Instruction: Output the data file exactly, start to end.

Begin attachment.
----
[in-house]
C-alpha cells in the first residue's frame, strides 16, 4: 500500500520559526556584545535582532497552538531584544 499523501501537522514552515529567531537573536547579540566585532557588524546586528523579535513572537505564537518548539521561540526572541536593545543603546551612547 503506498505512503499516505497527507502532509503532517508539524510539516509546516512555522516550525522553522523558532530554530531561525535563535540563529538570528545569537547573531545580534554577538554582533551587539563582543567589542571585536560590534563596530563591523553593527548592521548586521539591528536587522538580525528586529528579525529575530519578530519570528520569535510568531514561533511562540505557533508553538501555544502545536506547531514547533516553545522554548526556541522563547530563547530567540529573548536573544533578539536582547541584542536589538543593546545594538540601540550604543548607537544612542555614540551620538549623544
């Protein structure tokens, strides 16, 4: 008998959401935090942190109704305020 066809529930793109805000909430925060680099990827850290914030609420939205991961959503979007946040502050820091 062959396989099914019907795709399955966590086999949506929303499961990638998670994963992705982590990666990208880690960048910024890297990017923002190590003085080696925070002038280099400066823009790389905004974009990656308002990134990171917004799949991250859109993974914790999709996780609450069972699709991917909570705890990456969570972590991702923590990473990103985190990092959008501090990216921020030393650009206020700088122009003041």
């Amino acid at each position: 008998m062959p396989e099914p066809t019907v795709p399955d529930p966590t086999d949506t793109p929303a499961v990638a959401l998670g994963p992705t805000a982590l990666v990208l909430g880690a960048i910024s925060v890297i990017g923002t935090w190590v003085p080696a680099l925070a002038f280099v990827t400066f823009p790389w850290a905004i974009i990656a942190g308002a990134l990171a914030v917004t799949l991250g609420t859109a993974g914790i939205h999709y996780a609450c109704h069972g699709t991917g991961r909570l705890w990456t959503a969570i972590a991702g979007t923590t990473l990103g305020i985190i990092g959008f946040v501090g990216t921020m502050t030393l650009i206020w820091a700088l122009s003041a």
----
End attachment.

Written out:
[in-house]
C-alpha cells in the first residue's frame, strides 16, 4: 500500500520559526556584545535582532497552538531584544 499523501501537522514552515529567531537573536547579540566585532557588524546586528523579535513572537505564537518548539521561540526572541536593545543603546551612547 503506498505512503499516505497527507502532509503532517508539524510539516509546516512555522516550525522553522523558532530554530531561525535563535540563529538570528545569537547573531545580534554577538554582533551587539563582543567589542571585536560590534563596530563591523553593527548592521548586521539591528536587522538580525528586529528579525529575530519578530519570528520569535510568531514561533511562540505557533508553538501555544502545536506547531514547533516553545522554548526556541522563547530563547530567540529573548536573544533578539536582547541584542536589538543593546545594538540601540550604543548607537544612542555614540551620538549623544
């Protein structure tokens, strides 16, 4: 008998959401935090942190109704305020 066809529930793109805000909430925060680099990827850290914030609420939205991961959503979007946040502050820091 062959396989099914019907795709399955966590086999949506929303499961990638998670994963992705982590990666990208880690960048910024890297990017923002190590003085080696925070002038280099400066823009790389905004974009990656308002990134990171917004799949991250859109993974914790999709996780609450069972699709991917909570705890990456969570972590991702923590990473990103985190990092959008501090990216921020030393650009206020700088122009003041």
């Amino acid at each position: 008998m062959p396989e099914p066809t019907v795709p399955d529930p966590t086999d949506t793109p929303a499961v990638a959401l998670g994963p992705t805000a982590l990666v990208l909430g880690a960048i910024s925060v890297i990017g923002t935090w190590v003085p080696a680099l925070a002038f280099v990827t400066f823009p790389w850290a905004i974009i990656a942190g308002a990134l990171a914030v917004t799949l991250g609420t859109a993974g914790i939205h999709y996780a609450c109704h069972g699709t991917g991961r909570l705890w990456t959503a969570i972590a991702g979007t923590t990473l990103g305020i985190i990092g959008f946040v501090g990216t921020m502050t030393l650009i206020w820091a700088l122009s003041a």